MCKINNON: Well, again, I respectfully disagree, and just in the sense that I think Republicans are reframing the debate. I do think there is appropriate criticism to be leveled at those who didn't take a position throughout the entire debate and then only took a position once the debt ceiling was raised, and that applies specifically to Mitt Romney.

INSKEEP: Mark McKinnon - I've just got a few seconds for each of you here - but you got involved, Mark, in this no labels movement which was all about avoiding partisanship and practically solving problems. This debt ceiling debate seemed to be about labels and all about partisanship on some level, didn't it?

MCKINNON: It sure did, and we've been trying to - we've tried to be very active in the no labels community that there's been various exercised about this and has participated daily with the message that everything should be on the table and everybody should be at the table. And that's the message that we continue to send to Congress and the leadership as they select the members for this new super committee.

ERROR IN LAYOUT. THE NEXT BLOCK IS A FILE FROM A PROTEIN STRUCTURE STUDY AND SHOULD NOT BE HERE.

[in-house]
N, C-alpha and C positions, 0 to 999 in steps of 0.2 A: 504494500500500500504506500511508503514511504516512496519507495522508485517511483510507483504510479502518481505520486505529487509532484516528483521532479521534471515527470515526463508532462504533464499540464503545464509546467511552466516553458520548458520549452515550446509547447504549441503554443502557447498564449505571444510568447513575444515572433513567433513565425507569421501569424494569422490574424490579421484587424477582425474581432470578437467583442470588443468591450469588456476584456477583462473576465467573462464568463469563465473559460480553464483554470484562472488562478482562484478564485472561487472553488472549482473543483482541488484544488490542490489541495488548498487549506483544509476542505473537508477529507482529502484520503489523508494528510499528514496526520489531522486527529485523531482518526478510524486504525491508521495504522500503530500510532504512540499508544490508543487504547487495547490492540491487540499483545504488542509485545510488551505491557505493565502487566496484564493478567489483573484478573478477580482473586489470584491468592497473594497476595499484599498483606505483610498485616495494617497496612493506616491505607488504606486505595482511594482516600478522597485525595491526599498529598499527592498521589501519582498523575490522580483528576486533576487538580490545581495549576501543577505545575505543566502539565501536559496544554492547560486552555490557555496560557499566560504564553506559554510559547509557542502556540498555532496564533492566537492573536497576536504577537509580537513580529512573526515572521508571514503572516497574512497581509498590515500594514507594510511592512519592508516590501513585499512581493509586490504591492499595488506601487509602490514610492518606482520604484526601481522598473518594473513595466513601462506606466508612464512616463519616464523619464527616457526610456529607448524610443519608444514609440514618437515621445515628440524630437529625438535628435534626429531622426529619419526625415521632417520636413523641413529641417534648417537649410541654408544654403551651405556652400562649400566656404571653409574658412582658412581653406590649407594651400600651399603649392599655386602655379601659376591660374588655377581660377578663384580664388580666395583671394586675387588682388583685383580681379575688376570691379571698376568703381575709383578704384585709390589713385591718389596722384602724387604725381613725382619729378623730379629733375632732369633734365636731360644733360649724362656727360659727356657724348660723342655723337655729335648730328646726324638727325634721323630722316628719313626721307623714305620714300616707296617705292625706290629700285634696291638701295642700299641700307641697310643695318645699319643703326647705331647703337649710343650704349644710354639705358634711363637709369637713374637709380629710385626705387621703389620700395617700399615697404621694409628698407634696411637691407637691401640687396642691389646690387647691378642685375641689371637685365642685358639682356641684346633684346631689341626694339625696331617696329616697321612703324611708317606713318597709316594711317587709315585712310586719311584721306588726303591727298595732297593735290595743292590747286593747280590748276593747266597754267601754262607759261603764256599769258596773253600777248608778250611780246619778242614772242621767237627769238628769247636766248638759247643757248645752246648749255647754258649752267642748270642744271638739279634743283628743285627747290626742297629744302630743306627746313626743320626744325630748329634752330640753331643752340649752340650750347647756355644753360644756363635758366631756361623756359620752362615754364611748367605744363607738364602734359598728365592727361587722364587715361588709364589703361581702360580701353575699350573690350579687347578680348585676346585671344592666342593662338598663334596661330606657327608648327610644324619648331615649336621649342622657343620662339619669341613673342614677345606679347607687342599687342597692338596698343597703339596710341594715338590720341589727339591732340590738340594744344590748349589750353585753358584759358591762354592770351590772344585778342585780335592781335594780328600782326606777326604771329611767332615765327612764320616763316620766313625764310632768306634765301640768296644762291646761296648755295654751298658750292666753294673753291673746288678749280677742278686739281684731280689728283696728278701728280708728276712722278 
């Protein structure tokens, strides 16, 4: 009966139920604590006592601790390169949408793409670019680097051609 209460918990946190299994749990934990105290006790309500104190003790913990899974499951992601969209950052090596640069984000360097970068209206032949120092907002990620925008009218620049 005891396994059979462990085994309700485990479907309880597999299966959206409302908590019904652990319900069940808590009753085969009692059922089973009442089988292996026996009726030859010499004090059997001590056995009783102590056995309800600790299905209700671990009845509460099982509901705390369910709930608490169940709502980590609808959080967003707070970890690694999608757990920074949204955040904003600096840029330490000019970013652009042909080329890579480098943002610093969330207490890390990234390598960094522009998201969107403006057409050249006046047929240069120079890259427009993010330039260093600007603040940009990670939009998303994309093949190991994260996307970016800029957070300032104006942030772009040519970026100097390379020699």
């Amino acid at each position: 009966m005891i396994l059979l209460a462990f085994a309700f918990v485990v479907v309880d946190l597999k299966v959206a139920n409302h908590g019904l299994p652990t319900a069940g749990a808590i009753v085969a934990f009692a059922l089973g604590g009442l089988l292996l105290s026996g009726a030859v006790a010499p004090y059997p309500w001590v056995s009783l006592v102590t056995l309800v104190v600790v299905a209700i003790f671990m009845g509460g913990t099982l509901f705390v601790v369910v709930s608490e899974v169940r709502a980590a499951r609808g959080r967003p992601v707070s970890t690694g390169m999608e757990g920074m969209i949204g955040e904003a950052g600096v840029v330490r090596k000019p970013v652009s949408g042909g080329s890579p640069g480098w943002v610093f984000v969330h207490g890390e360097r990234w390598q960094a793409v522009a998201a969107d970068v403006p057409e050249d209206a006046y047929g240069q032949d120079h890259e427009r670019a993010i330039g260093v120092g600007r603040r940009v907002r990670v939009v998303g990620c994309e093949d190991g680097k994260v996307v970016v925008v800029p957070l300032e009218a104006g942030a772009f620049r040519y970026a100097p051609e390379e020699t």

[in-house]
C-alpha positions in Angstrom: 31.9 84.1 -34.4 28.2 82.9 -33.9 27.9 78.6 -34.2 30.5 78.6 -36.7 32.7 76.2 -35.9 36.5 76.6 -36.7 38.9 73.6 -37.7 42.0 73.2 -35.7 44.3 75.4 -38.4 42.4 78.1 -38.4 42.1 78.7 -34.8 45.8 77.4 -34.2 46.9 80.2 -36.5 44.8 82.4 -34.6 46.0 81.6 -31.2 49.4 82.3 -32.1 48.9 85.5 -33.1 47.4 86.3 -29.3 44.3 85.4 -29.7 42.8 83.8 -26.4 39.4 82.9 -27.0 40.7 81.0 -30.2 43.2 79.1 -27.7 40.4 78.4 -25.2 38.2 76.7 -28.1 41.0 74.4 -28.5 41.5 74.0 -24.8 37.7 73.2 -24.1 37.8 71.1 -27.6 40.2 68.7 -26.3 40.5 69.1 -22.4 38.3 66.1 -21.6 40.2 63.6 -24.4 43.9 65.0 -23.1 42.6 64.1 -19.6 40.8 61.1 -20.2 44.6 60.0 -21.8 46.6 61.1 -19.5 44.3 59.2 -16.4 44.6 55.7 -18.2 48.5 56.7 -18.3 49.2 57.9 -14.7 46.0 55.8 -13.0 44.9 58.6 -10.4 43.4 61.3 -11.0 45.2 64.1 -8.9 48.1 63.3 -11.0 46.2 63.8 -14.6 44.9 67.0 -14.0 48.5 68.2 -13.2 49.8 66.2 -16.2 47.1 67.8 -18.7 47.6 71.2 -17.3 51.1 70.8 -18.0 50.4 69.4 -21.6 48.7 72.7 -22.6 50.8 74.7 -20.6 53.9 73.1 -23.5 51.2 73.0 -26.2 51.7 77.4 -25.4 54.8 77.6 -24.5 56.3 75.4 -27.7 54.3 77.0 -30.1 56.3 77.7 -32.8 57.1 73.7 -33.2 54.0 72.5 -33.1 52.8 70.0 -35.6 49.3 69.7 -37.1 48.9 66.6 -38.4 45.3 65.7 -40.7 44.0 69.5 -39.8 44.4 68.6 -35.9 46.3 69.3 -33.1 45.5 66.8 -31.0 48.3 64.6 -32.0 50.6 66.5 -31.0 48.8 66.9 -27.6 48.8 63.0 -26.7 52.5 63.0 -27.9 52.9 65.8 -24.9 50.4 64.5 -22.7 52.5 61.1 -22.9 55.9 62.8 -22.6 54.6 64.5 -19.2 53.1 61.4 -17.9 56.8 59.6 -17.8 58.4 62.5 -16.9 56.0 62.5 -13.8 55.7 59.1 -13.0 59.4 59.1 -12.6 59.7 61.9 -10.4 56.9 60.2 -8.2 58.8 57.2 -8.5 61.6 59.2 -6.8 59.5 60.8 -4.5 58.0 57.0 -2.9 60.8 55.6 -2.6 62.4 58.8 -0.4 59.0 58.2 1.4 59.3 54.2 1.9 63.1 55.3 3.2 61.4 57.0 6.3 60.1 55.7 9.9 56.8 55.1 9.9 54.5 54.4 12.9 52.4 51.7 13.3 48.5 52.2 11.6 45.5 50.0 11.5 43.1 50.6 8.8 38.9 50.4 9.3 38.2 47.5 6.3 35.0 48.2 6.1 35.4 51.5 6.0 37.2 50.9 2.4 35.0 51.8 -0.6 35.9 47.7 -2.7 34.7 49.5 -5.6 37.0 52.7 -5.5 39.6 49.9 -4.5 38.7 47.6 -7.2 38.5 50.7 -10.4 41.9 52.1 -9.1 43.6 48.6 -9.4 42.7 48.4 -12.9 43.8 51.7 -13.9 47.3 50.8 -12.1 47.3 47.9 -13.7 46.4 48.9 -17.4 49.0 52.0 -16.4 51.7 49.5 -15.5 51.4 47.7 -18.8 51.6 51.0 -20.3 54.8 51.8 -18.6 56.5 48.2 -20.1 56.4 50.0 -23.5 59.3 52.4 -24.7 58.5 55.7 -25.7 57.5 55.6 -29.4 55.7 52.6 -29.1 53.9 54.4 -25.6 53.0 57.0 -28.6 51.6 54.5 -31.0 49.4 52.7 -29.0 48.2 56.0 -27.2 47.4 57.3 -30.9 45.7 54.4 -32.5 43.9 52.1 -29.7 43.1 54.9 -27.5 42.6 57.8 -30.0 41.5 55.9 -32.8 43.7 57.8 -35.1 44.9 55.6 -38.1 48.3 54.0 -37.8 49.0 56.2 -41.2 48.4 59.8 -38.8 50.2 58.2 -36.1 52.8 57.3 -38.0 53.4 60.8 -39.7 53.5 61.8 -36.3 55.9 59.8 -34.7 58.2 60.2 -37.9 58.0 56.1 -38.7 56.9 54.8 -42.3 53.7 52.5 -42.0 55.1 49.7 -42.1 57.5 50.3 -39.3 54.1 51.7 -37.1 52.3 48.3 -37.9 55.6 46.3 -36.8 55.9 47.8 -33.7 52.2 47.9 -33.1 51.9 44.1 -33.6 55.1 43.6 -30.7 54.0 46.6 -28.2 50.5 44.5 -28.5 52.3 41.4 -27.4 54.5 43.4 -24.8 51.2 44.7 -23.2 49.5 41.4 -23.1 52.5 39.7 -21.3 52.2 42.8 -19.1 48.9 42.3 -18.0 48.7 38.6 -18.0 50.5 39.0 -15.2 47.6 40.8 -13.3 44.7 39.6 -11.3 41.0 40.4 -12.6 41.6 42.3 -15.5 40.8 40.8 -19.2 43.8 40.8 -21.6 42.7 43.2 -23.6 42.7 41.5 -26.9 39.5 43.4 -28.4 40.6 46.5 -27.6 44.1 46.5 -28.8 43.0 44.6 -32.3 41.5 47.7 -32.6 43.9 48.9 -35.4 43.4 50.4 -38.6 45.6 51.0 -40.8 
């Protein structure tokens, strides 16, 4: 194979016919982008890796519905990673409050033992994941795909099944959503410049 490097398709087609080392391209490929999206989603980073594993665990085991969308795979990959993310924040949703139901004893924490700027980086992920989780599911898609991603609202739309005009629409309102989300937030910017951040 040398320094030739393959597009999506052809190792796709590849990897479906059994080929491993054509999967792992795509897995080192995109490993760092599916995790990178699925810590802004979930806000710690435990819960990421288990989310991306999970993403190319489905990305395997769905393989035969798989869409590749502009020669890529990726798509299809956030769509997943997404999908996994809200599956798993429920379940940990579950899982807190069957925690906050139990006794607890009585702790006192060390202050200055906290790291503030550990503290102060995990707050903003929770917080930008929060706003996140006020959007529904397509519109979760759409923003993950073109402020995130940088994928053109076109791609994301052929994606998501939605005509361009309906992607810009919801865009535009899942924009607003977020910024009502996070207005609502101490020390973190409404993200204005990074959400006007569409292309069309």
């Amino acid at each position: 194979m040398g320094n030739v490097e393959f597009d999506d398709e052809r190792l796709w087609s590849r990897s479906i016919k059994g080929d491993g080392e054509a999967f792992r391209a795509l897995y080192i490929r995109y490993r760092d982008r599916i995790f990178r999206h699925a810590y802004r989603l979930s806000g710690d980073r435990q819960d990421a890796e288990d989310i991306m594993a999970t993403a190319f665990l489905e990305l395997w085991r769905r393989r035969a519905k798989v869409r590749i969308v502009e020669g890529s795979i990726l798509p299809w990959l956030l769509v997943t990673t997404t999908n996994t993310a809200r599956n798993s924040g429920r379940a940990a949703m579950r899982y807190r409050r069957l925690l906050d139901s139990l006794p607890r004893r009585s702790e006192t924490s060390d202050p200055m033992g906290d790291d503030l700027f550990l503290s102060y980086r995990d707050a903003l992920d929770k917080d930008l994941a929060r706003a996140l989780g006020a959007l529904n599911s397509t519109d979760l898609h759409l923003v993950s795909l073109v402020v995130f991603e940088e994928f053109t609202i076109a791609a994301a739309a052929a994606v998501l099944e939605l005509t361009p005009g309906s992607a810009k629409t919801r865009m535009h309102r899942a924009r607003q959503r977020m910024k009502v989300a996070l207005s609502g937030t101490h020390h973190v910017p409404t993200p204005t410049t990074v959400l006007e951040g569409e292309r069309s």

We think that we need to get bipartisan people, people who are willing to work across the aisle, and people that recognize that everything needs to be on the table and everybody should be at the table.

INSKEEP: Mark Mellman, you've got the last word.

MELLMAN: Everything should be discussed, people should be willing to compromise, but that's the fundamental problem here. The Republican's vision of compromise seems to be do everything we want exactly the way we want. That's what we call compromise. That's not what most people think of as compromise.

INSKEEP: Democratic Pollster Mark Mellman, thanks very much.

MELLMAN: Thank you.

INSKEEP: And Republican strategist Mark McKinnon, thanks for joining us as well.

MCKINNON: Kick it, thanks.

INSKEEP: All right, and we'll continue covering the politics as 2012 approaches. It's NPR News.